As an ESL teacher for over a decade, I've taught a wide variety of classes. Whenever I meet new students, I naturally try to get a feel for their attitudes and experience level by asking questions like "Why do you study English?", "What are your English goals?" "How long have you studied English?”

Not surprisingly, most students want to speak fluently to live abroad or make foreign friends. Many think English is cool and greatly admire bilingual people.

Nevertheless, their response to the third question is often shocking. Many students have studied for several years, since at least high school, but seem largely inarticulate in the language. A native speaker’s accent is incomprehensible to them, and they struggle to communicate outside the realm of routine daily conversation. Sadly, it seems they do not see the fruit of years of effort and intensive study.

The Educational System

Despite Prime Minister Abe's emphasis on English education and a wide offering of English cram schools, Japanese English proficiency scores are not showing the desired result. According to a 2019 survey by EF, Education First, Japan dropped four places in English ability, placing it 53rd out of 100 nations. Despite Japan's economic prowess, its placing is lower than China, South Korea, and several ASEAN countries. These results place Japan in the “low-proficiency” range of the study.

As Japan's ranking has been falling for a while, this finding is hardly surprising. The Ministry of Education is enacting concrete steps to fight this worrying trend. In 2020, it will make English education compulsory from elementary school. Junior high and high school students have been gaining ground in recent years due to such compulsory lessons as well as the increased use of technology.

Yet, there is a long way to go to meet government targets. Several suggest that a rehaul of the English education system may be necessary, while others have gone as far as to suggest that the system is “broken by design.” Either way, many would agree there is room for improvement.

Public English education in Japan is notoriously repetitive, overly focusing on grammar rules and vocabulary. Teachers may also teach several subjects and have limited English ability or an overtly Japanese accent. Curricula are often tailored towards entrance exams while emphasizing memorization and downplaying conversations. Add to this a typical classroom size of 30 or more students, and it's easy to understand how some aspects of language learning are overlooked.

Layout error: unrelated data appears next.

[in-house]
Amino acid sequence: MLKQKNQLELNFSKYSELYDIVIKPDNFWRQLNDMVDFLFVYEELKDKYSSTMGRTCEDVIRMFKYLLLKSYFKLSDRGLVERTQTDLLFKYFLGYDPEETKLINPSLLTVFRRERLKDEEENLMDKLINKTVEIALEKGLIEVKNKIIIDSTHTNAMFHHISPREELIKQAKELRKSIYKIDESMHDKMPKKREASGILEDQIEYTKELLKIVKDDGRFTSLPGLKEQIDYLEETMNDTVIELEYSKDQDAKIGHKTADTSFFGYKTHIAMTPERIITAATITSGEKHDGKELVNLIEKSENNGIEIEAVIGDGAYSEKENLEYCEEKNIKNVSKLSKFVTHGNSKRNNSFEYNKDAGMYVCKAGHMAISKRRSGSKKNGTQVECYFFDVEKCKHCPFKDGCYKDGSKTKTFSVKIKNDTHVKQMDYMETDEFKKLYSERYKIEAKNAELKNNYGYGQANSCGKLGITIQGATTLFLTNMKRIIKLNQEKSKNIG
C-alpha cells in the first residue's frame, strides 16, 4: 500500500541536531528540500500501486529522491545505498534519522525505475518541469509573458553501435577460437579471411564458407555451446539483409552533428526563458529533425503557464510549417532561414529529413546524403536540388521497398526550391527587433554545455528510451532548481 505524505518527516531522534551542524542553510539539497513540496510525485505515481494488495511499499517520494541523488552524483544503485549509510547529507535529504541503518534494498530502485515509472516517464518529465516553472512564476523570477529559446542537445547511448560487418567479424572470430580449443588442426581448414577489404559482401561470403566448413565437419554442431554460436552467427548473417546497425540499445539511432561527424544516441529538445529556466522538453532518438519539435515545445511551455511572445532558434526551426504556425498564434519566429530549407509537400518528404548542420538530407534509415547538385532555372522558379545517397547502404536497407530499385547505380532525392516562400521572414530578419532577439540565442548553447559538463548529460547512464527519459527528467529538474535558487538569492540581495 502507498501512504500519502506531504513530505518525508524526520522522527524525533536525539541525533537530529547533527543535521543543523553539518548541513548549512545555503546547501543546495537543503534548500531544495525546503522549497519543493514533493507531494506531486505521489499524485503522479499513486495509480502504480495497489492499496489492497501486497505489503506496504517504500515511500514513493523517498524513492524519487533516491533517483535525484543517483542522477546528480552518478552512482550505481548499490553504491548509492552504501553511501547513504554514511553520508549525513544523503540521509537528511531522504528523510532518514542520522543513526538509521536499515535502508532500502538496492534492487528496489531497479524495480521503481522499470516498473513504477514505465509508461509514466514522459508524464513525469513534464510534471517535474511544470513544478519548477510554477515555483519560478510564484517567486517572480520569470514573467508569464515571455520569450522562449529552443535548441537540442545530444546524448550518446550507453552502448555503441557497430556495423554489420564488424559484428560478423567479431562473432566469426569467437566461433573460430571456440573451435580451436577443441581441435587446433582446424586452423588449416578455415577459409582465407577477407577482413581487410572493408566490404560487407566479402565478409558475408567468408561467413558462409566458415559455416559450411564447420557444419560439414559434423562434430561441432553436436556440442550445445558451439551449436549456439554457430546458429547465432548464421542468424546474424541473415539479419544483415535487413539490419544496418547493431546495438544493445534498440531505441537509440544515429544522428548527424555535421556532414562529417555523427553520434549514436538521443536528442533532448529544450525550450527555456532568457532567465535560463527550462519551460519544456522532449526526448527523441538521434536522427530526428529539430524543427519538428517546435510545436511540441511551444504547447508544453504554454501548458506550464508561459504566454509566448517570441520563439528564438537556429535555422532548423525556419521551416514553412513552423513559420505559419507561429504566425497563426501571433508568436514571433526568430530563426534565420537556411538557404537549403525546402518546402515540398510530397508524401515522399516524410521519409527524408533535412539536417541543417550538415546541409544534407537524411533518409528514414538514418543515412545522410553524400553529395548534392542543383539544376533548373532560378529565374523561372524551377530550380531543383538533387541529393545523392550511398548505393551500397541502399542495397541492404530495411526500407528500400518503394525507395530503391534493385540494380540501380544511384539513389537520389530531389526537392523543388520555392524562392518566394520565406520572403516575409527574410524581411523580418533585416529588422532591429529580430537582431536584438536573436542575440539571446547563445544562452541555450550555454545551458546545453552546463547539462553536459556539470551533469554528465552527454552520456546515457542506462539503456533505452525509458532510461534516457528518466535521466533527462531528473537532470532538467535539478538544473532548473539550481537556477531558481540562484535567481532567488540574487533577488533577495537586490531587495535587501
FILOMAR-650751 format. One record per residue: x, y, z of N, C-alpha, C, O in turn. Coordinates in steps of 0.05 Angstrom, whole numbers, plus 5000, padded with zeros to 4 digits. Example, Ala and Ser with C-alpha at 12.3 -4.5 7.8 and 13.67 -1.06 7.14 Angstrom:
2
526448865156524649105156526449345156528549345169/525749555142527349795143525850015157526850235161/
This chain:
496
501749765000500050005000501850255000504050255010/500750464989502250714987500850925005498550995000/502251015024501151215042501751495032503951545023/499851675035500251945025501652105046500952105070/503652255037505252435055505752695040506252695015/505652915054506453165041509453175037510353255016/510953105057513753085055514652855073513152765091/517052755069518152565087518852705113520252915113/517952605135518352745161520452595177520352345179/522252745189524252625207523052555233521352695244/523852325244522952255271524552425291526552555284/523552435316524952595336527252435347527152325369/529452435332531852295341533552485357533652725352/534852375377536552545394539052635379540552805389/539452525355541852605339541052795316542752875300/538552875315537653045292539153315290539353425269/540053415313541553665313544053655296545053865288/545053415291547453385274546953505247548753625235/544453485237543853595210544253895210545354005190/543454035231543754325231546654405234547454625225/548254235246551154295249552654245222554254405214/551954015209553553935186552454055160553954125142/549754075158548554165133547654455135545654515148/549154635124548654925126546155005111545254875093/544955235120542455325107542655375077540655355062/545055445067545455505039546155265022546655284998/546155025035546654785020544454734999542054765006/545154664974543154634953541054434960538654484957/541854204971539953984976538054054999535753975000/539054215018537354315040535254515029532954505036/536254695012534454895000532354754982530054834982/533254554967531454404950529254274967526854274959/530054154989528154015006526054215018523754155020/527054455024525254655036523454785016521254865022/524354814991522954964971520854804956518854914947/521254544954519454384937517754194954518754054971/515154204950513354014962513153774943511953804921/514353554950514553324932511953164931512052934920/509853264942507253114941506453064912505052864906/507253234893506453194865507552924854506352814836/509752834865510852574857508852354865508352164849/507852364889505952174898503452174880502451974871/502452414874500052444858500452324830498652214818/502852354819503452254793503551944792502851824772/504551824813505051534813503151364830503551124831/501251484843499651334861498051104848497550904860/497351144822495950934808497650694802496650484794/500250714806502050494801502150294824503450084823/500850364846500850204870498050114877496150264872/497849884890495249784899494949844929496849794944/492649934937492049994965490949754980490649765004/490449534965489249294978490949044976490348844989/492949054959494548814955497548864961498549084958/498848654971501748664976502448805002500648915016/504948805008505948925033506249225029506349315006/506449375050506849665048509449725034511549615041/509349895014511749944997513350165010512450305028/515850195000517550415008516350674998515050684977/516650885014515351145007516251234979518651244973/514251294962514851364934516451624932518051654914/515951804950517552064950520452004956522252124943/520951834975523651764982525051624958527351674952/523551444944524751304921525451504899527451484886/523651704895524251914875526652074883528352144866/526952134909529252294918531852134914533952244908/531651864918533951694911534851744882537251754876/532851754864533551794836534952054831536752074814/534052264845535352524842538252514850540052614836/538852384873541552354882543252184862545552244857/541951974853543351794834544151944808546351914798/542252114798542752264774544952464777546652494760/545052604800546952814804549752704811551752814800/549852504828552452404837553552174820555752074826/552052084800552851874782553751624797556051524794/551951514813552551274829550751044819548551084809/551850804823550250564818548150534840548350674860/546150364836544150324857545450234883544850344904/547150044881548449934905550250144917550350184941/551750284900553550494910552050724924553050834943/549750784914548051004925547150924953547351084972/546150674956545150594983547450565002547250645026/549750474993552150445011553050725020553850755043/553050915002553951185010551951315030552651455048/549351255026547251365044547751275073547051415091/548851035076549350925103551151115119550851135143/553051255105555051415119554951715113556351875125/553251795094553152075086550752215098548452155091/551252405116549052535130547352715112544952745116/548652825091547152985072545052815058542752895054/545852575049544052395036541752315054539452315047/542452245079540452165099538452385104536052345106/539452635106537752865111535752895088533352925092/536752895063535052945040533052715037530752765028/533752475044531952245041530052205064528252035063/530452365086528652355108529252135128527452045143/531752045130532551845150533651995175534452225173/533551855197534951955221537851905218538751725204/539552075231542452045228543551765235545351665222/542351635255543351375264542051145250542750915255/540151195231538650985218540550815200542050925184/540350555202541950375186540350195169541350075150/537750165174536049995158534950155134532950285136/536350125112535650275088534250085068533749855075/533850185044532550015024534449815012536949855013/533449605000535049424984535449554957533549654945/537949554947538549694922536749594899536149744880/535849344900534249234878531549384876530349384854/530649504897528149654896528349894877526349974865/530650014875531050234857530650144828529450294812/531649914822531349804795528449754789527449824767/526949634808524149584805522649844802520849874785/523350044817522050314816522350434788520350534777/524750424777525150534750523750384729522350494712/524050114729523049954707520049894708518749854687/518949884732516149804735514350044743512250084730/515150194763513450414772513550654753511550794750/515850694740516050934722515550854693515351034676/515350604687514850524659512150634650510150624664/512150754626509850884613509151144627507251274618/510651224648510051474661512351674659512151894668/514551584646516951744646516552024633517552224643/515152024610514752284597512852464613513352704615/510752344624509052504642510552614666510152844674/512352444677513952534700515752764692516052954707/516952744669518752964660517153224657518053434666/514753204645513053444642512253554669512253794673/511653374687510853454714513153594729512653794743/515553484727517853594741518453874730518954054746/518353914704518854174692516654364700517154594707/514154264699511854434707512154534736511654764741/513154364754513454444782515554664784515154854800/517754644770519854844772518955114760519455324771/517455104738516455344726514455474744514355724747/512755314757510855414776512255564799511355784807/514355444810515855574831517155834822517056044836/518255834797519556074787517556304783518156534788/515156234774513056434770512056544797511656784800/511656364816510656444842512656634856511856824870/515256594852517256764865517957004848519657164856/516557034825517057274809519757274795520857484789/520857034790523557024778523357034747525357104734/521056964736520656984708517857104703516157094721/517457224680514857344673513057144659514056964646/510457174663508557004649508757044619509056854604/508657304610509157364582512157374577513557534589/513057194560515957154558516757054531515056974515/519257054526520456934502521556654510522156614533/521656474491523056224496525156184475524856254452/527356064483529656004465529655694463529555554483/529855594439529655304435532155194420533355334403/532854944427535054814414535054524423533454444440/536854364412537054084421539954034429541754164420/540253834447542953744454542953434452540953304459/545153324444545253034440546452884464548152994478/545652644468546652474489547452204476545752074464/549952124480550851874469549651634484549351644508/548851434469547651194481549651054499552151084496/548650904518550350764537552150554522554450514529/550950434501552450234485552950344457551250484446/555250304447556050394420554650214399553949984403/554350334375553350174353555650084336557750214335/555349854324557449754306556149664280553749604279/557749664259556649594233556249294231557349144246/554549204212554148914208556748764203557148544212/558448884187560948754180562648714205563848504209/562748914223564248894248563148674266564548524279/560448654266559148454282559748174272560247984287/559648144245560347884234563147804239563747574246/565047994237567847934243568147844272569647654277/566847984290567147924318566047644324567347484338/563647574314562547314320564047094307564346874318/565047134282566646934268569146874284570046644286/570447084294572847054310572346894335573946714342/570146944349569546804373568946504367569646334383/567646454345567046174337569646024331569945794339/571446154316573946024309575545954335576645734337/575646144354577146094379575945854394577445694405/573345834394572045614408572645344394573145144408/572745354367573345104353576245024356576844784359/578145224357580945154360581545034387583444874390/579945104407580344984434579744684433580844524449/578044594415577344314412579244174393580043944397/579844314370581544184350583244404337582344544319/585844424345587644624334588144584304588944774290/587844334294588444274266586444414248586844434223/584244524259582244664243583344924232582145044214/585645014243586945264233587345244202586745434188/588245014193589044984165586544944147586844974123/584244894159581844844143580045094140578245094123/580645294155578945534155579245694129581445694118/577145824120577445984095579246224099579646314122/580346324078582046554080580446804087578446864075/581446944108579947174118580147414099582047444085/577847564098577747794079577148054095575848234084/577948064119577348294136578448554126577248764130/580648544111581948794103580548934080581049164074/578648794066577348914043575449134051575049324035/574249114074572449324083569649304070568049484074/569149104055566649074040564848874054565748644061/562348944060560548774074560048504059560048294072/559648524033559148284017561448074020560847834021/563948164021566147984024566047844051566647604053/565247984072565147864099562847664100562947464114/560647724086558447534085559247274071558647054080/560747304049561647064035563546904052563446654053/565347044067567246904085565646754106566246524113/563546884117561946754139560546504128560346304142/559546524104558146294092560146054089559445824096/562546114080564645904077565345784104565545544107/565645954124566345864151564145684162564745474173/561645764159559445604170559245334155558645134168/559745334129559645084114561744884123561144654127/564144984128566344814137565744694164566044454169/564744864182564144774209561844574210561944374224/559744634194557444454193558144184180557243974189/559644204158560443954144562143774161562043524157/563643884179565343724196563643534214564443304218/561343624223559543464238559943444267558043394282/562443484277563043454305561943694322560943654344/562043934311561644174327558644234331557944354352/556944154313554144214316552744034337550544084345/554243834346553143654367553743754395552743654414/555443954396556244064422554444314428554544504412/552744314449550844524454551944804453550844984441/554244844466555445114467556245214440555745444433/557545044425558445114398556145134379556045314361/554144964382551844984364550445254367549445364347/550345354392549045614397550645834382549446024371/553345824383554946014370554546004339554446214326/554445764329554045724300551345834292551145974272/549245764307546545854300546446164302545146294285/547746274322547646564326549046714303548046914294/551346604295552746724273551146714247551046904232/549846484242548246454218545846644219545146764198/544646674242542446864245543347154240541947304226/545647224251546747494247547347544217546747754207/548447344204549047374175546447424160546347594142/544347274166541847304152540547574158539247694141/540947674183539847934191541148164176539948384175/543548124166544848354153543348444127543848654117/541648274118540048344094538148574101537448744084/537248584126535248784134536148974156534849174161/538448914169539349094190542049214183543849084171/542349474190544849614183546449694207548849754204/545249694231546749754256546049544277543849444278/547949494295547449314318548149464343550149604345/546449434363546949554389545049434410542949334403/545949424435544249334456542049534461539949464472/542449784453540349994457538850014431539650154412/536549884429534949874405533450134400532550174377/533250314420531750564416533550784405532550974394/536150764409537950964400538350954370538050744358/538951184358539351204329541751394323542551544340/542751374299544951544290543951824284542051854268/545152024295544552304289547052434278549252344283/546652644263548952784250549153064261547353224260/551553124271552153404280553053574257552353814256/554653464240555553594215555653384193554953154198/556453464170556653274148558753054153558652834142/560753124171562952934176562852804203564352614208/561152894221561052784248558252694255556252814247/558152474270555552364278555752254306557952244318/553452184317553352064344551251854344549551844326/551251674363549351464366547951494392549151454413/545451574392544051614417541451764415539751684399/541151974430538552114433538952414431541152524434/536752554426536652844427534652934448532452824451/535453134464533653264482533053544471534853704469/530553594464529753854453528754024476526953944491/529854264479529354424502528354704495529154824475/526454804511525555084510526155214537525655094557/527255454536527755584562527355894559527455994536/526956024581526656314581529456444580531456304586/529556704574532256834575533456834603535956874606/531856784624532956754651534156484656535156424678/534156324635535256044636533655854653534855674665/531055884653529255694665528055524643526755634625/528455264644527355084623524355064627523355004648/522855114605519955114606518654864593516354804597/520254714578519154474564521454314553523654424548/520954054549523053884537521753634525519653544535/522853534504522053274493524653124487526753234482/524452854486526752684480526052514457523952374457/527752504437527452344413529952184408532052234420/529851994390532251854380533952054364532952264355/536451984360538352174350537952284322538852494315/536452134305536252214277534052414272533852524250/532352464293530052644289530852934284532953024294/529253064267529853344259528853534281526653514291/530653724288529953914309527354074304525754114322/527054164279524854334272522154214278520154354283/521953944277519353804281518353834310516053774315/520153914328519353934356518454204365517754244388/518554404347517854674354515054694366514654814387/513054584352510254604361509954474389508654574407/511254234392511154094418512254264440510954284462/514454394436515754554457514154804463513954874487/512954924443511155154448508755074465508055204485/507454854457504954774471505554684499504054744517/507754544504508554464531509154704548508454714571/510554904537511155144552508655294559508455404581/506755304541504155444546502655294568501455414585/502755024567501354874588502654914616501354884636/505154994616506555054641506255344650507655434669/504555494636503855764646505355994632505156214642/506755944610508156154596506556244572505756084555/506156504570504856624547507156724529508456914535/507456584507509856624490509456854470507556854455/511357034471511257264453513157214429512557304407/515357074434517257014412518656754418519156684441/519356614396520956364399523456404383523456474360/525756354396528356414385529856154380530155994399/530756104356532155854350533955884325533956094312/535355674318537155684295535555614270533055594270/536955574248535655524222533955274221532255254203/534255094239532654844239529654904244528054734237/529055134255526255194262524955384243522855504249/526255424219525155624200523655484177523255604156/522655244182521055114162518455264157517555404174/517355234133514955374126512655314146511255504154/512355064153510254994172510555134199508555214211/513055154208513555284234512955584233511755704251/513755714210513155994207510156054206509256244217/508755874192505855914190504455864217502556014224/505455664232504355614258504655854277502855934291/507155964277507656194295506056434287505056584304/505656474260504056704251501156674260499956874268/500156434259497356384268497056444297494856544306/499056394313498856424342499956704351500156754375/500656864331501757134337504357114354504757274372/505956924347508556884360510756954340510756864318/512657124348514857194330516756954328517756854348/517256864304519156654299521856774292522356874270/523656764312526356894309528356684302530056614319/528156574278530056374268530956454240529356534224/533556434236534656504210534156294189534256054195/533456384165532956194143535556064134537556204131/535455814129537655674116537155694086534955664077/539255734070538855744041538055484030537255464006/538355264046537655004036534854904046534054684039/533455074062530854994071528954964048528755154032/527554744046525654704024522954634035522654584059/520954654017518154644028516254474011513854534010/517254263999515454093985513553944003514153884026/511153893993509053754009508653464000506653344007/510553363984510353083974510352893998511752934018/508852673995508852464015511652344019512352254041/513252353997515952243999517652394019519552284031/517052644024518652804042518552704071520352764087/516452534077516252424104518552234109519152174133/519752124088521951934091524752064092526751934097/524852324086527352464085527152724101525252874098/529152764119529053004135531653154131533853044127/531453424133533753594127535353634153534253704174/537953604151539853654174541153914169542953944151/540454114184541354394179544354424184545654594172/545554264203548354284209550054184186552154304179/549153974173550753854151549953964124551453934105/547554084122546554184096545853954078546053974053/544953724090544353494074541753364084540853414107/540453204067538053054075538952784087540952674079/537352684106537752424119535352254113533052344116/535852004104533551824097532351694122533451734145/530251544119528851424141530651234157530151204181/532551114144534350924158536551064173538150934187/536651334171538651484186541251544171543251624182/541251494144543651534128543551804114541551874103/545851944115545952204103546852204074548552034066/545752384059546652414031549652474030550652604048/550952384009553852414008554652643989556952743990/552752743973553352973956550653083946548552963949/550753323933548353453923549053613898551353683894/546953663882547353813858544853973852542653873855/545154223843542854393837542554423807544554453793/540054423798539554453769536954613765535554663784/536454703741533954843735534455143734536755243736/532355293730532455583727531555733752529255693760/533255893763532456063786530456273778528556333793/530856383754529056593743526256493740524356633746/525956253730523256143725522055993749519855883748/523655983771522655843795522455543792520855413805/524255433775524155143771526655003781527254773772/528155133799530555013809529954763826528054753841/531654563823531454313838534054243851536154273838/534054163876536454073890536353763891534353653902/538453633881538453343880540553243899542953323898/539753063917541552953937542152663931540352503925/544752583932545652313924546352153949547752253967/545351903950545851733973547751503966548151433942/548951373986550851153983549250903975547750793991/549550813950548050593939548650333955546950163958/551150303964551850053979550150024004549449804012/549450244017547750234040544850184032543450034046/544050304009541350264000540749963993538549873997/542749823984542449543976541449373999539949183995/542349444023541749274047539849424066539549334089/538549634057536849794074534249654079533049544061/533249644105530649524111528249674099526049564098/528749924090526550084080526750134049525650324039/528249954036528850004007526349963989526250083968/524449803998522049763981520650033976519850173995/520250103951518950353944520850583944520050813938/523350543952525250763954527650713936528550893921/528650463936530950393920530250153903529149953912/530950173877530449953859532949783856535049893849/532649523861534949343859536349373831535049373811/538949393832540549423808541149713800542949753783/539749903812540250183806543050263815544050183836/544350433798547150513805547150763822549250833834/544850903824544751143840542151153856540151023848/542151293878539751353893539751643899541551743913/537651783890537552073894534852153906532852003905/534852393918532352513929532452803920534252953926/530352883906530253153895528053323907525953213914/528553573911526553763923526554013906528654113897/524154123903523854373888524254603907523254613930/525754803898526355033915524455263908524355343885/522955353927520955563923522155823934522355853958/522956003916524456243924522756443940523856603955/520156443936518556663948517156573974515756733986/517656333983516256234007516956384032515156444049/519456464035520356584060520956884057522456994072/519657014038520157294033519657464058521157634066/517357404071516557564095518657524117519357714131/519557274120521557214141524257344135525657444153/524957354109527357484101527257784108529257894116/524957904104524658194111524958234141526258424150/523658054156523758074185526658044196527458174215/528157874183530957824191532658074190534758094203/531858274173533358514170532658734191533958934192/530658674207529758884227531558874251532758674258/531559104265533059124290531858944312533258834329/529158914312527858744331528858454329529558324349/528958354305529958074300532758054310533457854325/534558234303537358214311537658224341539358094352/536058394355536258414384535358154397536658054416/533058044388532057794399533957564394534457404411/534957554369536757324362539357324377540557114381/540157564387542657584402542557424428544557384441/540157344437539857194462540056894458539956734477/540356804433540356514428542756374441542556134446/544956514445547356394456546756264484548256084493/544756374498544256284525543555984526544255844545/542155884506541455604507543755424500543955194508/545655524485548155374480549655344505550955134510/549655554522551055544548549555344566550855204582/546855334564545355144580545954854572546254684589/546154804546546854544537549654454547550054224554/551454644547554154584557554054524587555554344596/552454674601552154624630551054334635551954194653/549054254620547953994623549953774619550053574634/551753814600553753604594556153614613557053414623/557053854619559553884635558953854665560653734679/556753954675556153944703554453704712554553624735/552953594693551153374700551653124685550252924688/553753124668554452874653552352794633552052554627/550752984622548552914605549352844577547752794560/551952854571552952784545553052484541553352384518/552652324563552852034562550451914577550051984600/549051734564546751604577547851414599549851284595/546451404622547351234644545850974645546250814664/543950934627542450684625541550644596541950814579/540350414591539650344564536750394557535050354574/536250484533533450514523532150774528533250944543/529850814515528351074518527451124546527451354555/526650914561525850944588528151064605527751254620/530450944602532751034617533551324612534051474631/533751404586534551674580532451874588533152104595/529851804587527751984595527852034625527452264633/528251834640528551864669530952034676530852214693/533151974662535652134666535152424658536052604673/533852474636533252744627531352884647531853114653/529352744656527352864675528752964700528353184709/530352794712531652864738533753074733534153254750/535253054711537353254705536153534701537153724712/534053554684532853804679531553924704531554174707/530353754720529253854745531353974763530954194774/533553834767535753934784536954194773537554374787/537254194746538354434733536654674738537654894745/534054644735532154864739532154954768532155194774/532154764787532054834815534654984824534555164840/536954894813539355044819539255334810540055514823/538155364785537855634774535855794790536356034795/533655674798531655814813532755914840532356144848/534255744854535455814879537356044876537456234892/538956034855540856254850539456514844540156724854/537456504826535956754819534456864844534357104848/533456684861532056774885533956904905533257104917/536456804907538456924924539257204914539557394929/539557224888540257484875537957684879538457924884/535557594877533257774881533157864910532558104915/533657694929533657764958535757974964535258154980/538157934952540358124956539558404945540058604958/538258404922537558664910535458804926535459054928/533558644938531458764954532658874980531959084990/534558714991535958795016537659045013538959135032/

National Character

Japan is a high-context society. Most residents are reticent to express themselves directly for fear of creating disharmony. Group consensus is also vital, and individuals are, more or less, expected to "toe the line." All of this on top ofthe low self-confidence of students creates an environment inconducive to learning a foreign language.

In short, students hesitate to speak up, especially in larger settings. Some are overly sensitive towards making mistakes and less likely to attempt using structures or vocabulary with which they are only slightly familiar. Also, in my experience, ESL students in Japan often feel that there is only one correct answer, even to an open-ended question. While this may be due to the Japanese language's contextuality, it limits creative and personalized exploration of the language.

Ayako Yokogawa, an Associate Professor at Meiji University, emphasizes this and the importance of public speaking in ESL. According to the professor, traditional education in Japan does not train students on how to express their inner thoughts. Instead, students rely on communicating via implied meanings. In the West, speaker's convey their meaning directly and explicitly and imply very little. Furthermore, western students are often tasked with explaining why they think something. This type of discourse, if implicated in ESL classrooms, could greatly benefit students.

A Lack of Opportunity

Finally, as an island nation isolated from other countries, Japan may lack ample opportunities to practice English. As English proficiency is relatively low, the number of Japanese people fluent in English reflects this. In this largely homogeneous society, the number of foreign residents is also low.

As such, students likely only interact with fluent speakers at their school, if at all. While there are several private English schools available, they are not cheap: likely $40 or more for a single lesson. Owing to a save-face attitude, students also seem reticent to practice among themselves outside of the classroom.

As The Japan Time notes, these shortcomings spell disaster for language proficiency. Among the world, Japanese natives require some of the greatest amounts of training time to reach fluency. 2,400 to 2,760 hours of practice, to be exact. Compare this to French or German natives, who only require about 480 hours.

However, throughout Junior High and High schools, Japanese students receive about 787 hours of English education. This amount, far below what they require, is likely even less owing to large classroom sizes. While some students study abroad, program durations are often limited. It seems only students with excessive English exposure can hope to achieve their desired level of fluency.

So, what is Japan to do? I'd suggest that compulsory English education from elementary school is a good first step. Increasing the total lifetime exposure to the language will be positive. However, for greater proficiency, educators must step-up and push students to express themselves in the language. On the other hand, officials must reevaluate the efficacy of standardized testing and the burden it places on the curriculum.

By - Luke Mahoney.